The generalization to the three-dimensional divergence is straightforward. This time the tiny box in the plane becomes a 3D box fixed in the space. Consider a closed surface S. The velocity flux emanating from the enclosed volume is emerging flux = ^v(r) ■ dS. (9.57)
Now let the enclosed volume become very small. For the Cartesian coordinate case take it to be a rectangular parallelepiped whose sides are of lengths dx, dy, dz. Its volume is therefore the product, (d V)S = dx dy dz where the subscript S is used to indicate the surface surrounding the infinitesimal volume element. The divergence of the velocity field is defined to be the emerging flux per unit volume:
This definition of the divergence is actually independent of the shape of the volume for reasonably well-behaved functions v(r). We take it here to be a rectangular parallelepiped for convenience. Note that the divergence is a scalar field defined over the space whose points are designated by r.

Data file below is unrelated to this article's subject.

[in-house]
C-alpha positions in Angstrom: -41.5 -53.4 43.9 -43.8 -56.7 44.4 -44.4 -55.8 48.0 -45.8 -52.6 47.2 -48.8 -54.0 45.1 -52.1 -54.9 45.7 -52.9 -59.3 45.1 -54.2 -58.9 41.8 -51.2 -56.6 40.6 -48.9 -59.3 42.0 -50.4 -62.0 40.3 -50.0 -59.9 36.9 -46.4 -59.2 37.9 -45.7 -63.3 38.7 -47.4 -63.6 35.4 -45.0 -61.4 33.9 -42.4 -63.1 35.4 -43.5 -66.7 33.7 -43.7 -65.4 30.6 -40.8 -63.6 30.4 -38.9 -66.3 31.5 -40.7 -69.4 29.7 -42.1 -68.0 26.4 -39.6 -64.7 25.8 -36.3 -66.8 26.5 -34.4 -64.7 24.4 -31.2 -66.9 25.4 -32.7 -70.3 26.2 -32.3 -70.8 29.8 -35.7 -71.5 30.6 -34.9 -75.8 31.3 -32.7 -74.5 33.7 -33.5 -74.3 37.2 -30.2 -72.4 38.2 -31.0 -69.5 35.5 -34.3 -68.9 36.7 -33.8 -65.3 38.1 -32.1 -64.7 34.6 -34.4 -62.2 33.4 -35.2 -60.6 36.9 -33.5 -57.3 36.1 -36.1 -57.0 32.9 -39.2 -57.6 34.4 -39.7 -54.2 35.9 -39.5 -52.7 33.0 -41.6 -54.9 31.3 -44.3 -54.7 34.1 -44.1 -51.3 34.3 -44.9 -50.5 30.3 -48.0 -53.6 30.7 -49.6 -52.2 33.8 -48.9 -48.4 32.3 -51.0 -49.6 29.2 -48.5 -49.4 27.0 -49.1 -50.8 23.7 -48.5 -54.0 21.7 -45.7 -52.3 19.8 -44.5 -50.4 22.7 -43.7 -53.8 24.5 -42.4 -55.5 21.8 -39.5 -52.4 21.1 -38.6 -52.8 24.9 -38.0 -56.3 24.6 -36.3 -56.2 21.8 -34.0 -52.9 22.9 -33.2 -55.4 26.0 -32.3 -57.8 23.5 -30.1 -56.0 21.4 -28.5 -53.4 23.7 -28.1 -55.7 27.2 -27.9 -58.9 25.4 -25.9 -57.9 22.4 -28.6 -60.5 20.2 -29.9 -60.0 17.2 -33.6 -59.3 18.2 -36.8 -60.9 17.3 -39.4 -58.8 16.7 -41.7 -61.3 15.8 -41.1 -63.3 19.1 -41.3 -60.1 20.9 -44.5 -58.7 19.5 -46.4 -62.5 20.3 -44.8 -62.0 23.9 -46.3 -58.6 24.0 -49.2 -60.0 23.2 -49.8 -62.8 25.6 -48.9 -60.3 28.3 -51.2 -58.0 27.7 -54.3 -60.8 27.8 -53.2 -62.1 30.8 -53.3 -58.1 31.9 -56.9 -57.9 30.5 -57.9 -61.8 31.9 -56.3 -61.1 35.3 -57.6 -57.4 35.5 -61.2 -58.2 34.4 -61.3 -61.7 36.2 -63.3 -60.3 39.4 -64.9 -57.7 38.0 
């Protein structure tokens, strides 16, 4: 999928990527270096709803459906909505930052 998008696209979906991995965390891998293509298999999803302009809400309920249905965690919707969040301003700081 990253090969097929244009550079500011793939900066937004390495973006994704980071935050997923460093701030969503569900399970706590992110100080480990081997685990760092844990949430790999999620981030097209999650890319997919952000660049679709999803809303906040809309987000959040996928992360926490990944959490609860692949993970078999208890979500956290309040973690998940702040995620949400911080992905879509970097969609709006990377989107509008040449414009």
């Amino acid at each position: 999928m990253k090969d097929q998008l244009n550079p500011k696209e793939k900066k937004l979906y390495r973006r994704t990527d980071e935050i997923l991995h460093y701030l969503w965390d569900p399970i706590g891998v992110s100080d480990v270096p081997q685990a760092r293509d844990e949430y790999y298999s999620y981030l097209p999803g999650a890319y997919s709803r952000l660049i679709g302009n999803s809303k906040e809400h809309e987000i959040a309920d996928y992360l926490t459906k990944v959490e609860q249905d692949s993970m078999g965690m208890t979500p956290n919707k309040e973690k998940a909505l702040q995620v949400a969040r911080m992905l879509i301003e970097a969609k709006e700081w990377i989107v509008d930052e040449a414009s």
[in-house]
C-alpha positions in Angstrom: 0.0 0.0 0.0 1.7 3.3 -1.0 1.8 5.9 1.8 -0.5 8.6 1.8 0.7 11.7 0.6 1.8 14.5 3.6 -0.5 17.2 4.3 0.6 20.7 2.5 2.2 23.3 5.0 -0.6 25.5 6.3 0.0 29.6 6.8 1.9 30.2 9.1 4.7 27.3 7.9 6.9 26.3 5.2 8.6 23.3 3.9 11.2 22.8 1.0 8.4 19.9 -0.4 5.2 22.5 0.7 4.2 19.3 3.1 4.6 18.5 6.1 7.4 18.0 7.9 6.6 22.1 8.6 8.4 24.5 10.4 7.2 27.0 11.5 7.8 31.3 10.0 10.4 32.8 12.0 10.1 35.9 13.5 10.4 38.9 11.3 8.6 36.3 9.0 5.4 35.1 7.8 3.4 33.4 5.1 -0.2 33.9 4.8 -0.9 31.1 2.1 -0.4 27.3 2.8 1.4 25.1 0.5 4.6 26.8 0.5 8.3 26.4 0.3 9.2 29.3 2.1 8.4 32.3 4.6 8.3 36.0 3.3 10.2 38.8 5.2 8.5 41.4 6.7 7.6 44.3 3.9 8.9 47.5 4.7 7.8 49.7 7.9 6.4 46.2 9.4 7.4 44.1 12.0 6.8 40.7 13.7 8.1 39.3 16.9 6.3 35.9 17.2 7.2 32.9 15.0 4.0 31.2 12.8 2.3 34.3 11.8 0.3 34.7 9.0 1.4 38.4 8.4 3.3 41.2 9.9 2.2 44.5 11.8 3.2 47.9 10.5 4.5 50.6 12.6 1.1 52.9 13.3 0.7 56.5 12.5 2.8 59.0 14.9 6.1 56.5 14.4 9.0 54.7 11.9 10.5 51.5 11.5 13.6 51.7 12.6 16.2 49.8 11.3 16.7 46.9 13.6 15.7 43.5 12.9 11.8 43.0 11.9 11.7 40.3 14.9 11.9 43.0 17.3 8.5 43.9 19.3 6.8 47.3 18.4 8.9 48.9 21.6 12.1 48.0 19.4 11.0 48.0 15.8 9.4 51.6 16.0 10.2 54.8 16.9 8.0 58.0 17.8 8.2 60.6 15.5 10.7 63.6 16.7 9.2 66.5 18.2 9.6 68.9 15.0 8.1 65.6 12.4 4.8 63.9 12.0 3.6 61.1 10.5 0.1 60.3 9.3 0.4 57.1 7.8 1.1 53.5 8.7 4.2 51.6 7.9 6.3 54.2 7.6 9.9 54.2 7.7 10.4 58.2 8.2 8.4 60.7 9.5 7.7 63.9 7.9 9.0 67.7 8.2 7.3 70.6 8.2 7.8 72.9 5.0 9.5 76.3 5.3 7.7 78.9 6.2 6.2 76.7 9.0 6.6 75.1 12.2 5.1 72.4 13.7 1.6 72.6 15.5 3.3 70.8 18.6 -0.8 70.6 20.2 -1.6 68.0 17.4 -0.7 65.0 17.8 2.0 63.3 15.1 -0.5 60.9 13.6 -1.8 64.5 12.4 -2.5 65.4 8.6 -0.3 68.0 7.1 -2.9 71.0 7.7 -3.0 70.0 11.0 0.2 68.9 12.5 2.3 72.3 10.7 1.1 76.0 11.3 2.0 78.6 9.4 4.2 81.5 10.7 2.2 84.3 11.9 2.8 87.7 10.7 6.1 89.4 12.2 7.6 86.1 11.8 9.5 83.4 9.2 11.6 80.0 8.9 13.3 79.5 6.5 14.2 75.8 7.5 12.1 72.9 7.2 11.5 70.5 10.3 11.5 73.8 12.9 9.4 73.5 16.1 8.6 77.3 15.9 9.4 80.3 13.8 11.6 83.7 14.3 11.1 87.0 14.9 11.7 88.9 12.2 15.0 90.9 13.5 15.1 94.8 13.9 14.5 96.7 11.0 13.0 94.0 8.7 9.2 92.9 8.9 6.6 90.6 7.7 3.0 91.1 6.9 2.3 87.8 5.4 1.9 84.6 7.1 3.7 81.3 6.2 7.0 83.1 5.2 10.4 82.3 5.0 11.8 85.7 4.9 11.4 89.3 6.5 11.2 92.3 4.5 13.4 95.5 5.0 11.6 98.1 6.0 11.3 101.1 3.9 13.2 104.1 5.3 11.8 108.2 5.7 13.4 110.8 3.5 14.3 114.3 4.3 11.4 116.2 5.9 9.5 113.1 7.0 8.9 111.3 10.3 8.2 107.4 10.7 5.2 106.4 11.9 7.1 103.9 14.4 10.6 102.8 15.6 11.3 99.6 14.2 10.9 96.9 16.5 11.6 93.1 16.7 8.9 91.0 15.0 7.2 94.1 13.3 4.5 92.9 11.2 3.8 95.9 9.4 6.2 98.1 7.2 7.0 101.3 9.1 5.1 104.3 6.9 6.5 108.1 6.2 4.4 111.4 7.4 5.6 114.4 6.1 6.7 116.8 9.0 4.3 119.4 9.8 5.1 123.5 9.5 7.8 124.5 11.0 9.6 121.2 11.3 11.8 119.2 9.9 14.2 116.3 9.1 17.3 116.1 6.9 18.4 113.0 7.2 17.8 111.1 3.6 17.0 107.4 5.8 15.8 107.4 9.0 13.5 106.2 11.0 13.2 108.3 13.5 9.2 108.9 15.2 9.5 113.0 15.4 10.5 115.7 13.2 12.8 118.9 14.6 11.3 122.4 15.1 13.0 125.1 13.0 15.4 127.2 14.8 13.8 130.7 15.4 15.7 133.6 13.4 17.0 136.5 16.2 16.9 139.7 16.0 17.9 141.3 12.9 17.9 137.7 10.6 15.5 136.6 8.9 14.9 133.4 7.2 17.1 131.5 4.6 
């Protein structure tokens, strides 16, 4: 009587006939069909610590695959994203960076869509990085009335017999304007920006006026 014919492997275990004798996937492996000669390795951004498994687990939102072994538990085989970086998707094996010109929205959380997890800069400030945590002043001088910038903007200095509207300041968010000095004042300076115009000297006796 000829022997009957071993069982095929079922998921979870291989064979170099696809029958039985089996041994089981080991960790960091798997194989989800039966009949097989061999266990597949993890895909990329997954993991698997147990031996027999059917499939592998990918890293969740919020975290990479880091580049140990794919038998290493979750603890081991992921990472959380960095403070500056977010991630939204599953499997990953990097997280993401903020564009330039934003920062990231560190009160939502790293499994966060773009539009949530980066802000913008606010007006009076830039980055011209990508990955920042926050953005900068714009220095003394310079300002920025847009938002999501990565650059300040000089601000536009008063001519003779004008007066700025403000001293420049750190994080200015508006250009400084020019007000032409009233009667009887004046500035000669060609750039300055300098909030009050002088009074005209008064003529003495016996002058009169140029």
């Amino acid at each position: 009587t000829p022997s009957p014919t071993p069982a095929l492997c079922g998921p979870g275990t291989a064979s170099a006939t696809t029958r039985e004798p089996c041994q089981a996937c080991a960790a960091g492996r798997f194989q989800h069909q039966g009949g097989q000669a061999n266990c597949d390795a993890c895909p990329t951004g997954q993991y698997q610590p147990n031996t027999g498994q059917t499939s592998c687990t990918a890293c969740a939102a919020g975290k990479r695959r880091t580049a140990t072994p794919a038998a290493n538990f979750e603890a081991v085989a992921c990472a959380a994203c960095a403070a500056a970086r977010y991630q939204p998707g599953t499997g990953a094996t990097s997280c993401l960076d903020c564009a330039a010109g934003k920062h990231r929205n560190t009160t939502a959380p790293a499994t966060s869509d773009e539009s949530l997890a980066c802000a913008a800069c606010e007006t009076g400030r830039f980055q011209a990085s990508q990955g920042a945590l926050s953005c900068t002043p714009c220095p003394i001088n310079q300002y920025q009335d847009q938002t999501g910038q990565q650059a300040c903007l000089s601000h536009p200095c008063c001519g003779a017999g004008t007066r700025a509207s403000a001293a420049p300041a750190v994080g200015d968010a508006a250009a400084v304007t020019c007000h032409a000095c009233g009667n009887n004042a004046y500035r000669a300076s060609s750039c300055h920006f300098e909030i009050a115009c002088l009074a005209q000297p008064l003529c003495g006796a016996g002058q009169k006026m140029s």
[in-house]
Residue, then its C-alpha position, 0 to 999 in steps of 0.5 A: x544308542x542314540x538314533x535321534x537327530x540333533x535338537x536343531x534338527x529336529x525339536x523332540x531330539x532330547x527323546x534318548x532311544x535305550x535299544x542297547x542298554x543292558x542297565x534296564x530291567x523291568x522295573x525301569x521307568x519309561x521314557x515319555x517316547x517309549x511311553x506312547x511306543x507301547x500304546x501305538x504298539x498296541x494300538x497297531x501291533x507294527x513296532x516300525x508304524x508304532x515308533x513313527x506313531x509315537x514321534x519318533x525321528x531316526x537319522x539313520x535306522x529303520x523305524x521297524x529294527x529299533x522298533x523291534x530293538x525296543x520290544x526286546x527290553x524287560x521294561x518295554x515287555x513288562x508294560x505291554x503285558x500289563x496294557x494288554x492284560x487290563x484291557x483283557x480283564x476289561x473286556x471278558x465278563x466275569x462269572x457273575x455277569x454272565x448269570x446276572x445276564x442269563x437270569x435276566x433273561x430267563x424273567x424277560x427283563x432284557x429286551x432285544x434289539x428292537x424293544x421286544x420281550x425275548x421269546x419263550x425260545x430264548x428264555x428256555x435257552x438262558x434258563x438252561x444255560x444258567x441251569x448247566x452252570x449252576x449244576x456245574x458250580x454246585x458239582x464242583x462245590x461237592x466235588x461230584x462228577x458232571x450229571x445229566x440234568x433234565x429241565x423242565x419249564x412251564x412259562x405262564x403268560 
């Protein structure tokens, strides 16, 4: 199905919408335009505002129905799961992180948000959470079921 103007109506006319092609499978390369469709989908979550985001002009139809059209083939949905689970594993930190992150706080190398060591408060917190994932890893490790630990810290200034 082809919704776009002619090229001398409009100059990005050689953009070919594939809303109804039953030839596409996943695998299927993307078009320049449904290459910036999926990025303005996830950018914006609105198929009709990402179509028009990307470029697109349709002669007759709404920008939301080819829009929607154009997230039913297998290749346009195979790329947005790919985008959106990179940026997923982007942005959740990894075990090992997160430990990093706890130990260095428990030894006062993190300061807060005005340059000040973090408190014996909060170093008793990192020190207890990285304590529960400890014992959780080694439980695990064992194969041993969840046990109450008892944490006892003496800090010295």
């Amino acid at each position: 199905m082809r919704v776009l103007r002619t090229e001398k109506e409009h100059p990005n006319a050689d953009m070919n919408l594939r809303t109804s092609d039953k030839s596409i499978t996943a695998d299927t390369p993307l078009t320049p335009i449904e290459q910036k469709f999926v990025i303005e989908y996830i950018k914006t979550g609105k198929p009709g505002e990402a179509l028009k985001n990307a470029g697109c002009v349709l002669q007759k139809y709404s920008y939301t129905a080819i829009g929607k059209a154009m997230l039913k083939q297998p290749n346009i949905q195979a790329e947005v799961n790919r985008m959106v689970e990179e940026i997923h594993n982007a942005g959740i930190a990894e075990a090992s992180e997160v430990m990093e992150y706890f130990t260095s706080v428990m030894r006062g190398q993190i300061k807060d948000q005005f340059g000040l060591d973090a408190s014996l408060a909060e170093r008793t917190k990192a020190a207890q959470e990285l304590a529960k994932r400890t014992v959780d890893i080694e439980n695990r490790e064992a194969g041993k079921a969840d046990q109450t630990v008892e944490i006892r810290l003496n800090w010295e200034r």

While this appears to be a useful concept, so far it seems to be a rather difficult thing to compute. Next we will find a convenient way to compute the divergence. In rectangular coordinates we take the surface to be the rectangular parallelepiped mentioned before.
The integration over the six faces of the box is so similar to the two-dimensional case that we need not repeat it here. The result is
The divergence is then:
dx dy dz
From our earlier notation with the V operator, we can write dvx d vy d vz V-v = — + ^ + — dx dy dz d d d + j "
( d d d\ , , = ([ dx +j dy+k Tz) ■ ^+vyj+vzk. (9.61)
Example 9.15: divergence of the product of scalar and vector We can find the divergence of a product of a scalar field and a vector field by expanding the individual terms into their Cartesian [x, y, z] components. Let G(r) be a scalar field and a(r) be a vector field:
V ■ (G(r)a(r)) = G(r)V ■ a(r) + a(r) ■ VG(r).
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